While I am indeed grateful for the work being done by each one of you I am also aware that funding is more often than not, a huge challenge in your sector and every indication is that it could become worse before it becomes better. The Western Cape Government will however continue to, within the constraints of competing demands, fund the Arts to the best of its ability. I do however urge you to confront the reality of a diminishing fiscal by reviewing how you organize ourselves, how you share resources and how you collaborate so that there are mutual benefits for all. The key benefit being the development of the strategic asset, cultural warmth.
Is it therefore possible, for example, to approach funders as a collective as opposed to competing against each other for the same limited resources? I can assure you that the Distell and Checkers of this world will be most grateful if their decision making processes in respect of funding was made easier by the sector.
Tonight, however is also a reflection of the values of our vibrant democracy in which the cultural and linguistic rights of all people are recognised and protected by the Constitution. Unfortunately, these rights are often undermined by the social ills that are destroying many of our communities. Drugs, alcoholism, crime and the like destroys any attempt to build cultural warmth. In fact it is precisely this acknowledgement which has led to Distell who is corporate supporter of the Arts to produce a booklet focusing on Teenagers and Alcohol. This publication of the booklet is in acknowledgement that the “Born Frees” are not so free if they cannot exercise their freedom to enjoy the empowerment that comes with enjoying full cultural expression. Distell has generously agreed to donating copies of the booklet to all libraries within the Western Cape.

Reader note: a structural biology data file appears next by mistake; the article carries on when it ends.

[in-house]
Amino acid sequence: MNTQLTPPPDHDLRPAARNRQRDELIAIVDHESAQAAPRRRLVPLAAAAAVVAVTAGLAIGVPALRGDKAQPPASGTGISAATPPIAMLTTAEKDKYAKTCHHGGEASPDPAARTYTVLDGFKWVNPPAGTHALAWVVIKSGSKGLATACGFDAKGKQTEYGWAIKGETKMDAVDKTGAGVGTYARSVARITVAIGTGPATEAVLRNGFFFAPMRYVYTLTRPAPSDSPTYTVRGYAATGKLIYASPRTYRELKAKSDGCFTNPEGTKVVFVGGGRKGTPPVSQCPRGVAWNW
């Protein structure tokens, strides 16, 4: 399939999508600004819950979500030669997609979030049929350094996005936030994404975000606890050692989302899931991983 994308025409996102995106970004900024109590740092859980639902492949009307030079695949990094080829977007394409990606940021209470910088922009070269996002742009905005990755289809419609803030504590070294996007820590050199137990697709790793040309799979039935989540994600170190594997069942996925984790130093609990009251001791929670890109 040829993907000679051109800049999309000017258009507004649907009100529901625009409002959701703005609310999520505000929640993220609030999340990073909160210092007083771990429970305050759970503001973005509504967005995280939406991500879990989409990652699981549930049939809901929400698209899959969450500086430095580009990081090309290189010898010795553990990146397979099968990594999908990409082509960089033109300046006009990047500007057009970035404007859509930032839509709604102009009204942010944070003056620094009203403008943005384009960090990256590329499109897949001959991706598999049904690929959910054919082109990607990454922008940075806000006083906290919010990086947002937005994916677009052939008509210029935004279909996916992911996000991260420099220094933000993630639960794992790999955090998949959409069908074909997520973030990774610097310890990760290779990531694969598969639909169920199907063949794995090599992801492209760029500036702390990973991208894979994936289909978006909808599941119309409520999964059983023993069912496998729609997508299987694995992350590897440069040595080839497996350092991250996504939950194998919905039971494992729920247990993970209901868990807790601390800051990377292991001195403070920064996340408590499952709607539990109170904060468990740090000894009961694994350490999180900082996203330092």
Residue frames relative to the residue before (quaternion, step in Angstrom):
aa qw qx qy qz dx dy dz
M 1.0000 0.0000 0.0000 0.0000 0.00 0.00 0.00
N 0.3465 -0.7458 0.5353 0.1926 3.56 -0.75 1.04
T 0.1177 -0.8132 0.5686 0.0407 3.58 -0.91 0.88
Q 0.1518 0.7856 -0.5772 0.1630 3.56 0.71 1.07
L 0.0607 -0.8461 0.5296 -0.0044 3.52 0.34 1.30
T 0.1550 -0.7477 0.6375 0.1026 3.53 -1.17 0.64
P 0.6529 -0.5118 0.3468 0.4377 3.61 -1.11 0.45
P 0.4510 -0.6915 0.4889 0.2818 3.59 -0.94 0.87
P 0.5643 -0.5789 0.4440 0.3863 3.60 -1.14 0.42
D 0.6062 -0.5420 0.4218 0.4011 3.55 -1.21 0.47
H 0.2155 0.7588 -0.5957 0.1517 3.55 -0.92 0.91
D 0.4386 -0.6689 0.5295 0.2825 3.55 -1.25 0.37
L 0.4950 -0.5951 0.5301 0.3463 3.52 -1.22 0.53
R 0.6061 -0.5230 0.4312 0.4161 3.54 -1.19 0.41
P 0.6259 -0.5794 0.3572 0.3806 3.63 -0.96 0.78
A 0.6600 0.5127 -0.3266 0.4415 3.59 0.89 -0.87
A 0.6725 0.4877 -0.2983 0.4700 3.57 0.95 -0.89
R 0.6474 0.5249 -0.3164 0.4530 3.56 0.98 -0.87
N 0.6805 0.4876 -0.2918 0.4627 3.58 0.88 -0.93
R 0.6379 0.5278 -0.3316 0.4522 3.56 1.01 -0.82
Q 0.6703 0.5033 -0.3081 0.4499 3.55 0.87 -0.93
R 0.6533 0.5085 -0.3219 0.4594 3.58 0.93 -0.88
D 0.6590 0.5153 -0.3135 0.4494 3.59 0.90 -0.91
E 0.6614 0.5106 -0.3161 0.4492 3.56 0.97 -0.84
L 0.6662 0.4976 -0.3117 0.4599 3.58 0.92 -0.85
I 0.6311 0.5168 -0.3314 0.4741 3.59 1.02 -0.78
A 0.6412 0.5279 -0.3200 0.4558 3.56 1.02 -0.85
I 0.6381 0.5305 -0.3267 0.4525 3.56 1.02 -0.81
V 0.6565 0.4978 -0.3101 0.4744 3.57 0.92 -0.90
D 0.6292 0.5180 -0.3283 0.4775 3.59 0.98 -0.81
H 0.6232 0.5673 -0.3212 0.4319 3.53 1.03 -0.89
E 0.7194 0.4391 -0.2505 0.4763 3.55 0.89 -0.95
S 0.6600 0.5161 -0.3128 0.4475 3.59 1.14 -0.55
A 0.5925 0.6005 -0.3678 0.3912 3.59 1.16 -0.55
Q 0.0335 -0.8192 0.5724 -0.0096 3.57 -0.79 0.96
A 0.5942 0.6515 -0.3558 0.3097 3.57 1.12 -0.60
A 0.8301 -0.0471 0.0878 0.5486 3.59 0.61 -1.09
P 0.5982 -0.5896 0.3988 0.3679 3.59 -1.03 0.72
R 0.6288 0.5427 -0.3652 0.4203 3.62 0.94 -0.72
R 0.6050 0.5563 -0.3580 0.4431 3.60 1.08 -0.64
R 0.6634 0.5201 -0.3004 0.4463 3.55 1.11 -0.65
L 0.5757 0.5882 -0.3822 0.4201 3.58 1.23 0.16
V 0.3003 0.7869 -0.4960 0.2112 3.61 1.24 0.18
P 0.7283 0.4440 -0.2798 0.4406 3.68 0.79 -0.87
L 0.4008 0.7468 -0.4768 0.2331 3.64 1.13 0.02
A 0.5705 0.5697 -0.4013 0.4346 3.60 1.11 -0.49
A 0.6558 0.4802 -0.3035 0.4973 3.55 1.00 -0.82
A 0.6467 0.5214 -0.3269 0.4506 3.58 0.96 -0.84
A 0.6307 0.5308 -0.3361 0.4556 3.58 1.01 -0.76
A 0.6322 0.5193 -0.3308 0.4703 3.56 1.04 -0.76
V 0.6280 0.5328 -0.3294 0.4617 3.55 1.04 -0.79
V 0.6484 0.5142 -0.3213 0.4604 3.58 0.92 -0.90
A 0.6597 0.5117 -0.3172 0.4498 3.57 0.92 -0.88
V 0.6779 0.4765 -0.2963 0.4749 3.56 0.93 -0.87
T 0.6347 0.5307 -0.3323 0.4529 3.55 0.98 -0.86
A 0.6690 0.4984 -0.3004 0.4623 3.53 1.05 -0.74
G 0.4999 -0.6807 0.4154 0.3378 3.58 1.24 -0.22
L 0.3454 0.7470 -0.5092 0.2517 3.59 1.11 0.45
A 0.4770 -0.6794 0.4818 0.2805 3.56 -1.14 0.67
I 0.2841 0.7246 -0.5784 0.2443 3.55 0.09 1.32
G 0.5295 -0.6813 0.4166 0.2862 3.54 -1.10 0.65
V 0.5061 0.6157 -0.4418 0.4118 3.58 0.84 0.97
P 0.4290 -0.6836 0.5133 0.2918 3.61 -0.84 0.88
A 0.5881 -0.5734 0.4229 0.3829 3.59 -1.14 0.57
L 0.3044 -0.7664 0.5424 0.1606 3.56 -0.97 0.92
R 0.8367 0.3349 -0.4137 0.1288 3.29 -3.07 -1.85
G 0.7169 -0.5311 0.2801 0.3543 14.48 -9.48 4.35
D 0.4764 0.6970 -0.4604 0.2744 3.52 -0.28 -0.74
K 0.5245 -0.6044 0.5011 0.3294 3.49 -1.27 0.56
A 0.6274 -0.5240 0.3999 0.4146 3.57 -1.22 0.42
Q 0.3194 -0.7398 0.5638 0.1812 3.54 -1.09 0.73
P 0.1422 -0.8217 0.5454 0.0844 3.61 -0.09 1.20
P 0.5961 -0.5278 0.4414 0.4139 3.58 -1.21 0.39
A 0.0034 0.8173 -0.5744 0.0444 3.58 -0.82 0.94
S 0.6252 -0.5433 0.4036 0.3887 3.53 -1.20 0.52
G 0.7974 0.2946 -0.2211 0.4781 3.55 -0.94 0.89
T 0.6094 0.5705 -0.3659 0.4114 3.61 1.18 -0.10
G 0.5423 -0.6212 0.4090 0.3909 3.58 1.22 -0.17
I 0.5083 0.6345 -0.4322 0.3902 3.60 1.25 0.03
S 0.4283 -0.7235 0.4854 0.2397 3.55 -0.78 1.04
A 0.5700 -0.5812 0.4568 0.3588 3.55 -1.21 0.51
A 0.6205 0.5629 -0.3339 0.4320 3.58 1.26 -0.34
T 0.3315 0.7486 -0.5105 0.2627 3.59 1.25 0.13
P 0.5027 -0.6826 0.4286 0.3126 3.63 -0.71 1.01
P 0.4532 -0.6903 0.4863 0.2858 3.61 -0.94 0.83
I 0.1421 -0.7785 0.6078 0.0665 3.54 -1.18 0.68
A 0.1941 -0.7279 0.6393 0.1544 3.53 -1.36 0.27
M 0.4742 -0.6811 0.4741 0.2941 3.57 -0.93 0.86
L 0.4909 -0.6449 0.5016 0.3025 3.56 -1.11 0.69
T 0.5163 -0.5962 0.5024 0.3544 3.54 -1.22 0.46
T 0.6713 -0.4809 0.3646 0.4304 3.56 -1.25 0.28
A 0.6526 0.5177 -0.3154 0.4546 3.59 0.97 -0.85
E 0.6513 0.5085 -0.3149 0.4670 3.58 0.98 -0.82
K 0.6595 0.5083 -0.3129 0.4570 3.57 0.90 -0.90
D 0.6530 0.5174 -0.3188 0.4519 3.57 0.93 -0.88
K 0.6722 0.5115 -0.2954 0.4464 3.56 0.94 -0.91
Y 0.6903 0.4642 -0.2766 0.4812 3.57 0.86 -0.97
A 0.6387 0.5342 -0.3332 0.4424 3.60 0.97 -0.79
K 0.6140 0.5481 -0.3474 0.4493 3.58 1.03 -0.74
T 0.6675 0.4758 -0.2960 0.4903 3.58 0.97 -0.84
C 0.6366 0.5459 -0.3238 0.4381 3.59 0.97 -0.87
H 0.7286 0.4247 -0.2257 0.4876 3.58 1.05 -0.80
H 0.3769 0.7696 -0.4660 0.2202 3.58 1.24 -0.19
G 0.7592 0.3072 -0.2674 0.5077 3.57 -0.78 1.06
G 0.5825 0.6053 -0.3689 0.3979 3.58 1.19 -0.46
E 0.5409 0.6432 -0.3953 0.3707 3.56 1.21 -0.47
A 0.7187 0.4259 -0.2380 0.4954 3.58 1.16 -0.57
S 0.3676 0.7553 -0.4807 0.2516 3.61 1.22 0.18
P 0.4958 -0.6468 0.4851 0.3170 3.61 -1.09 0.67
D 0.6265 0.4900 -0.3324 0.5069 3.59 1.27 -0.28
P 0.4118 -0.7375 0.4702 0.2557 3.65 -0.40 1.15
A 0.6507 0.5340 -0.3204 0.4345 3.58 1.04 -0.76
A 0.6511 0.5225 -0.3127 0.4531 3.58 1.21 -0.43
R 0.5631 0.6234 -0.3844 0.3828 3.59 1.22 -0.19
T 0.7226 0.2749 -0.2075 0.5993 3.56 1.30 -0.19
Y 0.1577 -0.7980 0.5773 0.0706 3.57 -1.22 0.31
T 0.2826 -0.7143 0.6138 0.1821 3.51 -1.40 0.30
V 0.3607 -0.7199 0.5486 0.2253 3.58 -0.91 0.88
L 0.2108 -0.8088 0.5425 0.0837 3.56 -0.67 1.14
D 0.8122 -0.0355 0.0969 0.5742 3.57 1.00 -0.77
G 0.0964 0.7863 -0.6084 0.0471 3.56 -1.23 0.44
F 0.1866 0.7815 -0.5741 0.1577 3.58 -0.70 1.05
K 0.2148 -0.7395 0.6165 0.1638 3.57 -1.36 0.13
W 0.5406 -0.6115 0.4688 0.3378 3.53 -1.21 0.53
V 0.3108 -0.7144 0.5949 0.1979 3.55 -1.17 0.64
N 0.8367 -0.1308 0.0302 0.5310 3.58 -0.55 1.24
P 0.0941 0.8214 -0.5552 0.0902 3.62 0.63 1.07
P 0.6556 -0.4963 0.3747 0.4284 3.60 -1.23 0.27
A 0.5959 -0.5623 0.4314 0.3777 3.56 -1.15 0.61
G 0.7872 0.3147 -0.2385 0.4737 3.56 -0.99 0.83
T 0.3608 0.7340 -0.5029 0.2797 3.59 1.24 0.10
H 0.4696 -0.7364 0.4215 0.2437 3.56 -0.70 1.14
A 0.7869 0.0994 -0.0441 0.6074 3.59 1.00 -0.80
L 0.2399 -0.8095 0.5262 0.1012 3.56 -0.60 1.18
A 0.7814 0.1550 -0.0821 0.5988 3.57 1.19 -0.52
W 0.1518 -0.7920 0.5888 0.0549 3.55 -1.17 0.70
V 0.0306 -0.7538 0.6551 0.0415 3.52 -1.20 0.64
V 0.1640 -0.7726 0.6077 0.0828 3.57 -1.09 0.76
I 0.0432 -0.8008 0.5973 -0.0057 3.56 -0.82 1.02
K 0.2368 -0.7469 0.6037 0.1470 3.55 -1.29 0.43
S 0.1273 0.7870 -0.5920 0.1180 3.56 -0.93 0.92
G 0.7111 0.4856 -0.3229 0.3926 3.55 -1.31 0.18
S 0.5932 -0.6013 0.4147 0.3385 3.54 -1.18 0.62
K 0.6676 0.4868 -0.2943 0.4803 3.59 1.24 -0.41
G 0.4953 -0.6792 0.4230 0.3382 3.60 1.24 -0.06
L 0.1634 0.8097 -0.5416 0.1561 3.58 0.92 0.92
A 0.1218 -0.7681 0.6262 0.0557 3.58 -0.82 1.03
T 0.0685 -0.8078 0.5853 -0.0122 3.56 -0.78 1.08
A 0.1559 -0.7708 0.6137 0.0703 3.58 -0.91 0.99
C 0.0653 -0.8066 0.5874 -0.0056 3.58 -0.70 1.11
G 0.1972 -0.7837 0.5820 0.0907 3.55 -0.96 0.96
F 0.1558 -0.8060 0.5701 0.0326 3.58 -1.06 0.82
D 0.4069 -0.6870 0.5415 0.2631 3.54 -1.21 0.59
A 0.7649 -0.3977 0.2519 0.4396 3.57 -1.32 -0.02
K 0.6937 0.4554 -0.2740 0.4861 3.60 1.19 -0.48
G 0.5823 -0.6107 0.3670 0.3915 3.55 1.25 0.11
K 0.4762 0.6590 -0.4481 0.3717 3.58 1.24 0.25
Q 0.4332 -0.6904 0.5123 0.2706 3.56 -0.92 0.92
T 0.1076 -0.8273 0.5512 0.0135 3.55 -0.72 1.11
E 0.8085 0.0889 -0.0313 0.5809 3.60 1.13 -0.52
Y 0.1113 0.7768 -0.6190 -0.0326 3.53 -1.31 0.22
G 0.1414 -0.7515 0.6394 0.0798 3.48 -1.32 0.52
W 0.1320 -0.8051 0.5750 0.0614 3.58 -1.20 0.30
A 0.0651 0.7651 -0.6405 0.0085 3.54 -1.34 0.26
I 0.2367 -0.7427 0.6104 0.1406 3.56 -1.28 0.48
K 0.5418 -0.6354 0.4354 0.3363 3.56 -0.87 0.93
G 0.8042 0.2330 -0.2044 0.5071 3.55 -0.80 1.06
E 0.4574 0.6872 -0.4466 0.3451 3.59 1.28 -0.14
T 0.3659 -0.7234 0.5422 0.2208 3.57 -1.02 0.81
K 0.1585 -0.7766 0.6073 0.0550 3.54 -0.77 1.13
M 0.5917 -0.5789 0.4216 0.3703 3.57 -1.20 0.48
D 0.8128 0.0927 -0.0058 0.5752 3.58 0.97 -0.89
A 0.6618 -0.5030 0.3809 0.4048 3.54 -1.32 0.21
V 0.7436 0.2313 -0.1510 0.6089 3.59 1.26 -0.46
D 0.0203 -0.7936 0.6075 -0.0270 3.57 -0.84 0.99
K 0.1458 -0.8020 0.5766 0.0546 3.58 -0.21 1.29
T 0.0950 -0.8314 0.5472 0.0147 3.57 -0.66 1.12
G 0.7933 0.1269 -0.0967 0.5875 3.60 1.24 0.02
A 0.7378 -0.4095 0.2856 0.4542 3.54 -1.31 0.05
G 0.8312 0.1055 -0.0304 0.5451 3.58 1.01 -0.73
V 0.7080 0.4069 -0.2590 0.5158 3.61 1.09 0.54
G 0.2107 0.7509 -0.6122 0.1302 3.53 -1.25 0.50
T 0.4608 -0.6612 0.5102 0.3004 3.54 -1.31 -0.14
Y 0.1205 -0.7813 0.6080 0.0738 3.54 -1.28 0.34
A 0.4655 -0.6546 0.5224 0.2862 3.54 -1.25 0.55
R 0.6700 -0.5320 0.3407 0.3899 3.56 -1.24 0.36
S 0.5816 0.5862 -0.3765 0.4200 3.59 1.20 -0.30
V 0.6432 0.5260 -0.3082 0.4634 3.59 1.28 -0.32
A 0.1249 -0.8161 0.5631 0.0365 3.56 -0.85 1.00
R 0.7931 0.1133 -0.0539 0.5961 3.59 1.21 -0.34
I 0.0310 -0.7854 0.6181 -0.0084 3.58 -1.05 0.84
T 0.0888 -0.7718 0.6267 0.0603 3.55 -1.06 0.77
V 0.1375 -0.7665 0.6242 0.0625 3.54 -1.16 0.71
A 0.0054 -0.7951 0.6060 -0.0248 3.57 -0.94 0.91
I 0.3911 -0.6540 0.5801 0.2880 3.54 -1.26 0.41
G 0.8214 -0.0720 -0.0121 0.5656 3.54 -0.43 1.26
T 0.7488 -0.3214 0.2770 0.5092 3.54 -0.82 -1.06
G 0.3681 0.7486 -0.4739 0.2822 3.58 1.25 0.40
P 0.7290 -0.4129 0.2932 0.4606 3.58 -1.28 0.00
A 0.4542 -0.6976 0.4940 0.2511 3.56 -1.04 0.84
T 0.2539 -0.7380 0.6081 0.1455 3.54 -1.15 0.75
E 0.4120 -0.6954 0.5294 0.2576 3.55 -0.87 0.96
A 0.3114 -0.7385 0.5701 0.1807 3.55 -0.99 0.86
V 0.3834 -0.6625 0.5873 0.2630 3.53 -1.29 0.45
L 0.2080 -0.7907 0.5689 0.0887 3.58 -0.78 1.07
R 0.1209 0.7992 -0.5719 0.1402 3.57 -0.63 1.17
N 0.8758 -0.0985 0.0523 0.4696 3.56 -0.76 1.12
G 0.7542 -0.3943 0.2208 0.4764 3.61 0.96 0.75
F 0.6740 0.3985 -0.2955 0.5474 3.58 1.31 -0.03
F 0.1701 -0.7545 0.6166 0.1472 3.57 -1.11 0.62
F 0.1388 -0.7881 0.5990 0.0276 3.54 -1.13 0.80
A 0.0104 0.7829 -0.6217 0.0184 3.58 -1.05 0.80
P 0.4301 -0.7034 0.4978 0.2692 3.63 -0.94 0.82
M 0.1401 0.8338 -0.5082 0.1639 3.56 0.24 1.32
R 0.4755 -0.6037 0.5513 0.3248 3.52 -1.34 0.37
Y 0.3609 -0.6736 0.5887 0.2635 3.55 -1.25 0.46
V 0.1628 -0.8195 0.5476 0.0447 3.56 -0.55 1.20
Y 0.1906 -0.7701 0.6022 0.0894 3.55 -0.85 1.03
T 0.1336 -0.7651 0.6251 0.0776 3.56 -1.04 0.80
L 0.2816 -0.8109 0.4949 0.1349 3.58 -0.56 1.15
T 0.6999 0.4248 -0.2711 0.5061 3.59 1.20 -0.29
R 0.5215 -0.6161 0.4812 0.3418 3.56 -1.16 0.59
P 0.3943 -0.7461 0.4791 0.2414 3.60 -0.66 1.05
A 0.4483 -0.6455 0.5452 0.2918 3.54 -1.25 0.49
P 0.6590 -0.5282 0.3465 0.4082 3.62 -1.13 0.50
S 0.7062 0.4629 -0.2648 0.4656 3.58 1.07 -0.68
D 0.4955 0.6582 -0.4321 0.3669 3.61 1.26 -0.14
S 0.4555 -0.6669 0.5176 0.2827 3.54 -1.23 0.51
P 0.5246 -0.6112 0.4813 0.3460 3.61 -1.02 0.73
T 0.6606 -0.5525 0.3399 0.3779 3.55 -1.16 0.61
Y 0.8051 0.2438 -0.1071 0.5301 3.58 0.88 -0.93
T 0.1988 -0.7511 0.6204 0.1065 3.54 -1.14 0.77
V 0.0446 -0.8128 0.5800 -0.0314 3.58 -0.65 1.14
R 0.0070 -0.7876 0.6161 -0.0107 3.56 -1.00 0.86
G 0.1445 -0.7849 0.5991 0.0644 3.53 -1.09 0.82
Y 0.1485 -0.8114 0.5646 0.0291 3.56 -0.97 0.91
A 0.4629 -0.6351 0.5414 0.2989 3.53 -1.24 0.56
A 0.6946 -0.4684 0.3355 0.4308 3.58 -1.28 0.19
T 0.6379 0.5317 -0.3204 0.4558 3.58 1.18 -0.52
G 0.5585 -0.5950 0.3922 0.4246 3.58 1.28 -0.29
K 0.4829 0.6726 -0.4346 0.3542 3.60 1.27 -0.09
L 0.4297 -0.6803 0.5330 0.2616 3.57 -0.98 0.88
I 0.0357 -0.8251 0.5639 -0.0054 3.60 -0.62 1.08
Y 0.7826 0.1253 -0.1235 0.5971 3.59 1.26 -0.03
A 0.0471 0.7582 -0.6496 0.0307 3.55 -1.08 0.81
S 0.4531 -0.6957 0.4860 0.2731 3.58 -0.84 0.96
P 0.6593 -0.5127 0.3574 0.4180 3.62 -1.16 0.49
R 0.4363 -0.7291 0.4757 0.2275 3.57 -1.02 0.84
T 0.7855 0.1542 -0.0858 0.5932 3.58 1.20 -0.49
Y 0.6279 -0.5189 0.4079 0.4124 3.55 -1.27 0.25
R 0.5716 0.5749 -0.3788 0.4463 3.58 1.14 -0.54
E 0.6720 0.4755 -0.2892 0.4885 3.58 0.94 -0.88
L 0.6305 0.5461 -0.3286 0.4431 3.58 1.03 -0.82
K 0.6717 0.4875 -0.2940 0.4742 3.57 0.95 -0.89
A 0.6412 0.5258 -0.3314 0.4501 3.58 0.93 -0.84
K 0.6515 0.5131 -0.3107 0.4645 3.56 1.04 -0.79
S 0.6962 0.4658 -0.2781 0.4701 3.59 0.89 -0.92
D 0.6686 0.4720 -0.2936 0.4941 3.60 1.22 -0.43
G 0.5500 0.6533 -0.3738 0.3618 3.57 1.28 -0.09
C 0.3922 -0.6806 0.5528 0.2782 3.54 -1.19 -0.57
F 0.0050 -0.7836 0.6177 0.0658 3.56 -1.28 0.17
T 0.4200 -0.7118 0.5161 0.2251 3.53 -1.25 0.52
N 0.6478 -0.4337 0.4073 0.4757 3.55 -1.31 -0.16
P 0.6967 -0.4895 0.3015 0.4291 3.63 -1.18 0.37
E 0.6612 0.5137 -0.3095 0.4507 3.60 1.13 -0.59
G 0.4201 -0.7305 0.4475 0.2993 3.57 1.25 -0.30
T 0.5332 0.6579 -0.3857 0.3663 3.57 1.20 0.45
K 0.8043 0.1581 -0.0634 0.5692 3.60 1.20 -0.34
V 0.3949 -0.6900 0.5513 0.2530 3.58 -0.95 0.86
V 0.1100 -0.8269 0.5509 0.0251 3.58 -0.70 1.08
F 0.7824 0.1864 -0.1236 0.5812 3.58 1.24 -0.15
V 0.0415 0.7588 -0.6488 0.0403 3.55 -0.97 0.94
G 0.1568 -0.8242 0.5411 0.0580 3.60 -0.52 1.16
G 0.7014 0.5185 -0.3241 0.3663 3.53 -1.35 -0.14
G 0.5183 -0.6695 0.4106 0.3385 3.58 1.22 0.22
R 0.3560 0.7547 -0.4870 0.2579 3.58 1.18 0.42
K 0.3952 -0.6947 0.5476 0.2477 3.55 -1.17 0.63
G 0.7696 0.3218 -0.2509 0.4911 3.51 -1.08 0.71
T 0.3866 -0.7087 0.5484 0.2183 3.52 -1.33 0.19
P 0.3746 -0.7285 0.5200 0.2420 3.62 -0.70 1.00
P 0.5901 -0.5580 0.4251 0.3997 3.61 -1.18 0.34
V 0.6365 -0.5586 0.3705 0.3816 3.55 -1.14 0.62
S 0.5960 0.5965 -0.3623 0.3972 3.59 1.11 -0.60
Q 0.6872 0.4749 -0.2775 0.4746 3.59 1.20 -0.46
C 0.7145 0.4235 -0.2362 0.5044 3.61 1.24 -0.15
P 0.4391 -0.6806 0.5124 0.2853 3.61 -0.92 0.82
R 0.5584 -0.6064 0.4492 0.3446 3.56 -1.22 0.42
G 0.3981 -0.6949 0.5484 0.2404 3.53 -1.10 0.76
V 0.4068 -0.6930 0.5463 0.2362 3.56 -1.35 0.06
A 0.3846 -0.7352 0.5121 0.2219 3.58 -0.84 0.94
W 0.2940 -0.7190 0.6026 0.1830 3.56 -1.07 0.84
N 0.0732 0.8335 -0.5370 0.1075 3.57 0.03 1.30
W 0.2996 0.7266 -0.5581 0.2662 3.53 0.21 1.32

This year we celebrate the 20th anniversary of South Africa’s democracy, let us tonight do so by celebrating the each other’s success in the arts, culture, heritage, museums, libraries, geographical names, language and archives together. Let’s celebrate by embracing the slogan, your culture, my culture, our heritage.
I thank you.